The British Medical Journal (BMJ) has drawn a line. It will no longer publish studies that were funded by the tobacco industry. In one of the newspaper’s editorials the editors make it clear that they will not stand by and watch as the industry uses “journals to maintain one of the deadliest epidemics of our time”. In addition to the mother journal, the periodicals Heart, Thorax and BMJ Open have undersigned the agreement.
After much hesitation
Thus the BMJ follows the example of those magazines that have already taken this route before then. These include PLoS Medicine, PLoS One, PLoS Biology and the Journal of Health Psychology.
For those responsible this path means a complete turnaround. In 1996 the journal criticised the American Thoracic Society for its decision not to publish studies funded by the tobacco industry. In a BMJ editorial it was stated: “This decision was another step in this medical society’s honourable battle, but it was also a misguided one”. It threatens medical science, journalism and the freedom of society.
Misled about the risks of smoking
Well a lot has happened in the meantime. In recent years more and more evidence appeared which showed that the tobacco industry wilfully distorted information, withheld study results or interpreted them in a misleading way so as to sow doubt that cigarettes are detrimental to health.
By the late nineties, the five major cigarette manufacturers Philip Morris, RJ Reynolds, Lorillard, Brown & Williamson and the American Tobacco Company due to damage suits in the U.S had to undertake for the next 25 years to pay 200 billion U.S. dollars compensation to the federal states. They were also obliged to publish sensitive corporate documents because they had misled the public about the true risks of smoking.
Academic freedom restricted
In all this there are also documents which gave an insight into practices in Germany. The cigarette industry association (VdC) at the time promoted around 110 research projects between 1977-1991. In the documents there are to be found among others the names of more than 60 scientists involved, including influential doctors, university professors, former presidents of medical societies as well as one former president of the German Federal Health Office.
One of the documents describes in detail how academic freedom was restricted by the sponsors: “The association (VdC) has total control over the design of the experiments, the right of researchers to publish or not to publish, et cetera. Similarly, these projects must be kept internally confidential”. Publication and discussion of this manner of approach, however, have not led to hampering the influence of the industry.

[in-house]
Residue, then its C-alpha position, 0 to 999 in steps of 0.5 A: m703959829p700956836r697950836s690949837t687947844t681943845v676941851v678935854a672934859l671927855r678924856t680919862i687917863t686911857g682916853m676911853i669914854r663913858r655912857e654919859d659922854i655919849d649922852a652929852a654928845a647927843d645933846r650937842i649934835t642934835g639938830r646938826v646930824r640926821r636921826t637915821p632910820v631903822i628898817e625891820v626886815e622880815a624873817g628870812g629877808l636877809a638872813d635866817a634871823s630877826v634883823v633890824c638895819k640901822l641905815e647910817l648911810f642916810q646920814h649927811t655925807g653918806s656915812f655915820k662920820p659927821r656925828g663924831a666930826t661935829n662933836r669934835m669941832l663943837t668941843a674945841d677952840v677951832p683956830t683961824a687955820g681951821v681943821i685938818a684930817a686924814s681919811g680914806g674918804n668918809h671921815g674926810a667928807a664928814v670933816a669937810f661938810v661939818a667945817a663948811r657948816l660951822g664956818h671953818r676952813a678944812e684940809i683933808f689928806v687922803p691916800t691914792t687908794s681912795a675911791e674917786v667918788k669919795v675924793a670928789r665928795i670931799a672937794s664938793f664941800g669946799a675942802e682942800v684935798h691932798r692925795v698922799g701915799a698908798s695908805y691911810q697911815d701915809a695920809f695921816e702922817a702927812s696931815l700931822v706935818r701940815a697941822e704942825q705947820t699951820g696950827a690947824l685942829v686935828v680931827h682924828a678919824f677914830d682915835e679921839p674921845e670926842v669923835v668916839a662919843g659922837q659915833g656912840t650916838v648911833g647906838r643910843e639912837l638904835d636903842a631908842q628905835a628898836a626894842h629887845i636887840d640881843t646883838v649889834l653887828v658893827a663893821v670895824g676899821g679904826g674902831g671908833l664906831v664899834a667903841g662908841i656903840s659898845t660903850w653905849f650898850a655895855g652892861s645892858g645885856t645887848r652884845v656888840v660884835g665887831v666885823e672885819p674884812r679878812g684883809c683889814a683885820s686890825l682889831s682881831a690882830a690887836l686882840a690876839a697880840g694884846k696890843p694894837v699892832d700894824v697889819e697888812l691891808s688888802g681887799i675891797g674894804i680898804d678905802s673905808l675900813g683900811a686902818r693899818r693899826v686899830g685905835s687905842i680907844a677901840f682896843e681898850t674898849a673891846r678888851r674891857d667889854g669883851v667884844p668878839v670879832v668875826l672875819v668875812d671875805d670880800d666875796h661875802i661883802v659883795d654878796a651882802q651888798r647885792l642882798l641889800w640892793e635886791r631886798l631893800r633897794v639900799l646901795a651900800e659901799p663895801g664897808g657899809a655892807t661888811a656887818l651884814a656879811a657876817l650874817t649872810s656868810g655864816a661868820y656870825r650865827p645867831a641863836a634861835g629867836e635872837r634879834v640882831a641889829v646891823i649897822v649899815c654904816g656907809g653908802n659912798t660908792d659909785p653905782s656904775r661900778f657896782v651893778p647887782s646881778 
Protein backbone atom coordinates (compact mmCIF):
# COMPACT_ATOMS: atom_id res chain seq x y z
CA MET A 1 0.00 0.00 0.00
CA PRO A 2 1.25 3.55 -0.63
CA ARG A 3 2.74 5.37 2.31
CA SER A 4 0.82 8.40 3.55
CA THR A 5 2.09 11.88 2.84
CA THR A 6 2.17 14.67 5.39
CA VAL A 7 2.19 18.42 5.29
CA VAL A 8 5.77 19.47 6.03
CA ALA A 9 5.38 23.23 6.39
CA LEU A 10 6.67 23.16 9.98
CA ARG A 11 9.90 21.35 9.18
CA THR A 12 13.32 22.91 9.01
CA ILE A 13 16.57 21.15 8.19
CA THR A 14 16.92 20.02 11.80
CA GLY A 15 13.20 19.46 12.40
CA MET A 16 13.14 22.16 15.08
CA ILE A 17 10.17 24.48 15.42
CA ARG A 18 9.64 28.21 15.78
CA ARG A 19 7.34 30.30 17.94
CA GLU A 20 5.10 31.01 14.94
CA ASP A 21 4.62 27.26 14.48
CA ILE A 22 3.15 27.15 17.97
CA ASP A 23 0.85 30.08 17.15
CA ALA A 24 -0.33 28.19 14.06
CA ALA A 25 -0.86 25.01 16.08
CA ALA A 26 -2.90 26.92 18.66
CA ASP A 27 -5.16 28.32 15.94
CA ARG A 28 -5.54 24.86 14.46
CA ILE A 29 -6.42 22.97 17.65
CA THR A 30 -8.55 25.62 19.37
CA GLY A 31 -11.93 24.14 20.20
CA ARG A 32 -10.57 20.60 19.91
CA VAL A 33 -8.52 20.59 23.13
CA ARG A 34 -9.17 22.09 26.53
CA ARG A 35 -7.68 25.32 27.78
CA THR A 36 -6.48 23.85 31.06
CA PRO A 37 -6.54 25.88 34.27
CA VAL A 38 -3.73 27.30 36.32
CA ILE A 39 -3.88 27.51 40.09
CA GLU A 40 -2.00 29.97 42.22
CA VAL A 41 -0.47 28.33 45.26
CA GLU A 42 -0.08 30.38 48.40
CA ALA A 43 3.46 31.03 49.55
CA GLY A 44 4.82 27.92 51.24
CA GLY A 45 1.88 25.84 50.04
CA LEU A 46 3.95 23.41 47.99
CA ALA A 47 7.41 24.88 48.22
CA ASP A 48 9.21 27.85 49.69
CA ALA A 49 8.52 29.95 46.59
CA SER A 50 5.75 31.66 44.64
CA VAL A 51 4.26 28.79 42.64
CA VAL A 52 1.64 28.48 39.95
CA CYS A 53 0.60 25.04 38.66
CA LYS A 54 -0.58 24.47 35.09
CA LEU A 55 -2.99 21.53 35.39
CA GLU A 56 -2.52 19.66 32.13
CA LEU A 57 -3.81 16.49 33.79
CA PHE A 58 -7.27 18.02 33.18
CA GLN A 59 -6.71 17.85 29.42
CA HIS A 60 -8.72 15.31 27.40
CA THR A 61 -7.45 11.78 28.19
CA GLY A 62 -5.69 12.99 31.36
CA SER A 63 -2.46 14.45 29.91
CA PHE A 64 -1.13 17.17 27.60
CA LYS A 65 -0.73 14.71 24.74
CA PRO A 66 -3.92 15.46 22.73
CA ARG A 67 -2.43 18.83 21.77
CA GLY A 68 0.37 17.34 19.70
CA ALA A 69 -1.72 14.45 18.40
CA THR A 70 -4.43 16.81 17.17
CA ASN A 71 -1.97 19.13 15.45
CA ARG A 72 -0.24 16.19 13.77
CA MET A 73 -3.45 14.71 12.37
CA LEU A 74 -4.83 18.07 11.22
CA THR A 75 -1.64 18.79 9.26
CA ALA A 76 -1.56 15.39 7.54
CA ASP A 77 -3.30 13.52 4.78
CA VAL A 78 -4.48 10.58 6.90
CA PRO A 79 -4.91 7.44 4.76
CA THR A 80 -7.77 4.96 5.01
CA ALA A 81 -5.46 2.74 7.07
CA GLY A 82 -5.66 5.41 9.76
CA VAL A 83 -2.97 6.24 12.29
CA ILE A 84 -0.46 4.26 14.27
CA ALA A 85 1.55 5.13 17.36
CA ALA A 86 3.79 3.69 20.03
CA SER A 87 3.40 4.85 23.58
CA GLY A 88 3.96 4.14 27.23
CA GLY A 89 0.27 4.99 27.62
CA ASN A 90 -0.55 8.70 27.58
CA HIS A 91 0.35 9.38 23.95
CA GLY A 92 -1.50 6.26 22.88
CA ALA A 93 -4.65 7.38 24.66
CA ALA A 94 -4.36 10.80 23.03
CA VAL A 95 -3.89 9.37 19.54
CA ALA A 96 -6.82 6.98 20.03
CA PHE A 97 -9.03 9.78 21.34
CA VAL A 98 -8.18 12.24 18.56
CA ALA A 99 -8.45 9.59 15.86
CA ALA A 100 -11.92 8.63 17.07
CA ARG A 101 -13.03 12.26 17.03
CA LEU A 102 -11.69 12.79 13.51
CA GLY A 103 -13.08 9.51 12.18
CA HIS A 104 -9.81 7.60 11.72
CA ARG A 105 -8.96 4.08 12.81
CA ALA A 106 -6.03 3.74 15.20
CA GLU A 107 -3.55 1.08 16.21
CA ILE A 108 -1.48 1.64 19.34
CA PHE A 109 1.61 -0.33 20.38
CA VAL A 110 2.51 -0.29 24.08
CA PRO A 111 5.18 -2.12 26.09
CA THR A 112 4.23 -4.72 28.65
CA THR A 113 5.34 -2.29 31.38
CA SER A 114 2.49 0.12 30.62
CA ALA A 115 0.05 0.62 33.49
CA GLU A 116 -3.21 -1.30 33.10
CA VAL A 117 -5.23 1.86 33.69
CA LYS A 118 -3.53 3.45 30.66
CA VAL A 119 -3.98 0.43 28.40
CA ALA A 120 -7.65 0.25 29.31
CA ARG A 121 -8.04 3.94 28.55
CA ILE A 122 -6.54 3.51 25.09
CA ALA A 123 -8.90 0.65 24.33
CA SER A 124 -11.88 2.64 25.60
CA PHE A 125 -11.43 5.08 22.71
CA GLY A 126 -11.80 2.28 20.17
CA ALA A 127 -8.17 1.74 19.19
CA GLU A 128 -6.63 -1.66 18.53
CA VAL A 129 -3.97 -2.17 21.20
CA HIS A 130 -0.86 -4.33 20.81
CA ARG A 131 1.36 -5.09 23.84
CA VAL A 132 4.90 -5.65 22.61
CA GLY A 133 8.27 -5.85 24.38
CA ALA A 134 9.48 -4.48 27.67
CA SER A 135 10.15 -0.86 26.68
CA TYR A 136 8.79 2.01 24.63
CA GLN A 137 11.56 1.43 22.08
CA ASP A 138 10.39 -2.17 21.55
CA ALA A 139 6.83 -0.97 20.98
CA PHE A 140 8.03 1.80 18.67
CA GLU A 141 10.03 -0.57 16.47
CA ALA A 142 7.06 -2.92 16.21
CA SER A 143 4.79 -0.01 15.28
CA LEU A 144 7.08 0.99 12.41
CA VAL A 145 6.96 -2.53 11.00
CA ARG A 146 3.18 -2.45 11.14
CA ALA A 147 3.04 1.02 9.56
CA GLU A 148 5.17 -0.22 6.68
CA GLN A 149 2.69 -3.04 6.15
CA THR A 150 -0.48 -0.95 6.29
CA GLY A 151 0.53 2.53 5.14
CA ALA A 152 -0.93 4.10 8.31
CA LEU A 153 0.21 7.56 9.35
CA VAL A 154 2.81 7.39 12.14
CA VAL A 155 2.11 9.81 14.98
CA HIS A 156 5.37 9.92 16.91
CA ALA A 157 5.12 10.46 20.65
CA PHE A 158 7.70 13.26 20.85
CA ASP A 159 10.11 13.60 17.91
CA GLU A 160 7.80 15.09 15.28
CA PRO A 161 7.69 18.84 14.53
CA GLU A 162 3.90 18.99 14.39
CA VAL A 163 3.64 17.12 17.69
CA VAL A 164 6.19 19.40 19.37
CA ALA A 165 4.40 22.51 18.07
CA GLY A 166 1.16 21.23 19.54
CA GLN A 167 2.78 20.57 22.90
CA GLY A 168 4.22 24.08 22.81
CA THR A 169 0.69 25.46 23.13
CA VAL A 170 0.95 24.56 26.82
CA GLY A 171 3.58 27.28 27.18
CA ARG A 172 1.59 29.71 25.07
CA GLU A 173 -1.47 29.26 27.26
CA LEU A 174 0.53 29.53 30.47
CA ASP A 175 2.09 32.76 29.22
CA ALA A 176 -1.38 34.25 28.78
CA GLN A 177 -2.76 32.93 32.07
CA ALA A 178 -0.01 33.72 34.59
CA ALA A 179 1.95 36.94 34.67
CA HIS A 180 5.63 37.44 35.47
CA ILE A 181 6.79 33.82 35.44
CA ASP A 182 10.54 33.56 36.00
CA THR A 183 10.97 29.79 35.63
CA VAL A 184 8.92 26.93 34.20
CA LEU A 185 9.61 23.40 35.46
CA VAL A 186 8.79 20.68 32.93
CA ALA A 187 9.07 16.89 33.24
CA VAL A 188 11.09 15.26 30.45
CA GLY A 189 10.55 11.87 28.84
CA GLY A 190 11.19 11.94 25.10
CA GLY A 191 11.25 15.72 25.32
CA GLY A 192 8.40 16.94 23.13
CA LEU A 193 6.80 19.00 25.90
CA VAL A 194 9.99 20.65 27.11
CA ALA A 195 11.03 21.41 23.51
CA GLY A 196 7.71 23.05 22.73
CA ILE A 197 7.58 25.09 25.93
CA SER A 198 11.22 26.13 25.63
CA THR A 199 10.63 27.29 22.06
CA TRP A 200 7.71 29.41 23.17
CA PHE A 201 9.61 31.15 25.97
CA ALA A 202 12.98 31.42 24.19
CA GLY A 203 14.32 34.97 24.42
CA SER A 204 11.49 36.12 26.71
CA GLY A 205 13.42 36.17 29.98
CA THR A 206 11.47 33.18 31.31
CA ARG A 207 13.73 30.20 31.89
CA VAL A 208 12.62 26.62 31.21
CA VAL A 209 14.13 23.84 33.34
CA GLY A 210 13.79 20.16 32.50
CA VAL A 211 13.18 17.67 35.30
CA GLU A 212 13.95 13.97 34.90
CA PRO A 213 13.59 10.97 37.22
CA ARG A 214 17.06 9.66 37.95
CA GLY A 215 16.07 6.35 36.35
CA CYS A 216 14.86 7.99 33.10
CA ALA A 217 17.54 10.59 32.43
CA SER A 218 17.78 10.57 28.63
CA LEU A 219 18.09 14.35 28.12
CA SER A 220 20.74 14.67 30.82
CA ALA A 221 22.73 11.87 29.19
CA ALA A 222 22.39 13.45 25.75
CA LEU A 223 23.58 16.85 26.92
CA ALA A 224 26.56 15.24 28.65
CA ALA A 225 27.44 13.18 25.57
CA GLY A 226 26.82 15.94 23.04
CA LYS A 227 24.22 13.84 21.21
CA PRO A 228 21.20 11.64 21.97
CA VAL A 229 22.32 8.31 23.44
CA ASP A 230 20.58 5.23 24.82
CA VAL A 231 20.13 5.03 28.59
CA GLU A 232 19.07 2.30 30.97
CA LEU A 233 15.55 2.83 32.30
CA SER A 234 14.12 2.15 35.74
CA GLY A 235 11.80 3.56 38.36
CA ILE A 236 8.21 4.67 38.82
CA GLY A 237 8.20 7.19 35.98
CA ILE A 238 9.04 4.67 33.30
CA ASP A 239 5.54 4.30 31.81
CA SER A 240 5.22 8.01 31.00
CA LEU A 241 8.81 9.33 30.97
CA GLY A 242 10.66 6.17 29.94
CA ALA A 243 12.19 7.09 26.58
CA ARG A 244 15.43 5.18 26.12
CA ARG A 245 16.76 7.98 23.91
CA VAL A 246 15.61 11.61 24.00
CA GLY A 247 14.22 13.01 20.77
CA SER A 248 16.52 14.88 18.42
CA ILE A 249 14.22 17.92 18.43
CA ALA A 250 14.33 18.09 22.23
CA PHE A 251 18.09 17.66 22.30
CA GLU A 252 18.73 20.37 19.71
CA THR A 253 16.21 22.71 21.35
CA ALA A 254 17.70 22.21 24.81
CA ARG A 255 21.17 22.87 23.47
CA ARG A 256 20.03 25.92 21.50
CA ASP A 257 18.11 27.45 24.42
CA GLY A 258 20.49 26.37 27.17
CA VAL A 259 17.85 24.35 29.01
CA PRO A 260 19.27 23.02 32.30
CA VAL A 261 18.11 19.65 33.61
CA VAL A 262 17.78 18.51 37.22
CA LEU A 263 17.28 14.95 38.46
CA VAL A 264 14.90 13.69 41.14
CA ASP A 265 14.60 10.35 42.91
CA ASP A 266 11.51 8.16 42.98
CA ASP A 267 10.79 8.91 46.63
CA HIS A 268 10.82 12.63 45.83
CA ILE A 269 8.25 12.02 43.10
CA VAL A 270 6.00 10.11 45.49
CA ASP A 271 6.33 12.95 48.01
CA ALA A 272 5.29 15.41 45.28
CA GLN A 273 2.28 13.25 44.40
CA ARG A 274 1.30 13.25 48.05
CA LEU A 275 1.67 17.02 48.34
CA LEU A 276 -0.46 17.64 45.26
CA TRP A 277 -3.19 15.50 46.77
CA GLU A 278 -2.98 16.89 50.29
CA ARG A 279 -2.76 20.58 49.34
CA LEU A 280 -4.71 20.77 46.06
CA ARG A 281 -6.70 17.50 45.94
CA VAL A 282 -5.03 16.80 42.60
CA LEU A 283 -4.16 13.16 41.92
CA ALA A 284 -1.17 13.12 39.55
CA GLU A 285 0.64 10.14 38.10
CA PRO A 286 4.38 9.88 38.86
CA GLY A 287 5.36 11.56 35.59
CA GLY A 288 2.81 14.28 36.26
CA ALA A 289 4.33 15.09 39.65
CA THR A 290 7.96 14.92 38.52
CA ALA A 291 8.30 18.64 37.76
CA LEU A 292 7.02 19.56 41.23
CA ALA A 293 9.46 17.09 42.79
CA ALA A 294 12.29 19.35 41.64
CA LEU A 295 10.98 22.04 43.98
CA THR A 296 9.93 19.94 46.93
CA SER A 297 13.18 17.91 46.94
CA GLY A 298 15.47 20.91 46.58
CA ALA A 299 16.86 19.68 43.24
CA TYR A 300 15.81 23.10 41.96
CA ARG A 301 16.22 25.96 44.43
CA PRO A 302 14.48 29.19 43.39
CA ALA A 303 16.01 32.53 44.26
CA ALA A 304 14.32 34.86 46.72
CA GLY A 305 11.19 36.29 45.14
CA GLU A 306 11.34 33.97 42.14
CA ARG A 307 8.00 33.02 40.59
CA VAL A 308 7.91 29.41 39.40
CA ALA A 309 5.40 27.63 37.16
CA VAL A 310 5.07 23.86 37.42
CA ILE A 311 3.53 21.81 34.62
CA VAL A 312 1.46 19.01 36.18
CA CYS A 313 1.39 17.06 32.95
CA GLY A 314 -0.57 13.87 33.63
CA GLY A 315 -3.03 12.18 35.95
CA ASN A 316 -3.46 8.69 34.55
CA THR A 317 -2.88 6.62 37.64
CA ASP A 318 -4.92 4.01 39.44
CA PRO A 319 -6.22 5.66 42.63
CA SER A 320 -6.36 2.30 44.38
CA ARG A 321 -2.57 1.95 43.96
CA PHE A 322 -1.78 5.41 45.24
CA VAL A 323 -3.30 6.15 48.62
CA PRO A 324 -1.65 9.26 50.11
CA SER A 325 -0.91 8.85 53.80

Lobbyists acting on the EU legislation
The British news magazine The Observer reported recently that the tobacco company Philip Morris engaged 161 lobbyists to fight EU legislation – apparently successfully. MEPs are supposed to decide on a new directive which should help in limiting deaths from tobacco use. This included things such as the prohibition of additives, the exclusive sale of e-cigarettes in pharmacies and printing of warning pictures on their packages. In the end the vote in the European Parliament was postponed for months. While it was indeed agreed to, many calls from cigarette opponents in the end were not able to prevail.
“The tobacco industry has not really changed, the cigarette – the most deadly consumer product ever made – is still on the market and is aggressively advertised”, writes the BMJ. Its decision is therefore hailed by many as a necessary blow to the tobacco industry. Critics, however, find fault in the impositions that go along with it.
Money plays a role!
Citations made include: researchers are dependent on money and that this often does come from industry; that the pharmaceutical industry also has interests, and its influence on study results has been demonstrated in abundance; that to renounce all financial contributors is something research-based science would not be able to afford; that in addition, readers would be able to assess the quality of studies themselves, as long as the financial ties are disclosed without exception.
For the editors of the BMJ, this argumentation does not hold, because study results and their interpretation would be verifiably influenced by the interests of donors. They say the differences would hardly be visible to readers. Even peer-review processes cannot discover with certainty all methodological deficiencies and misleading analysis.
The task of medical journals is via the publishing of studies to reduce illness and disease in the population. The tobacco industry, however, wants to promote its product. These conflicting interests are held by the editors of the BMJ to be in principle irreconcilable.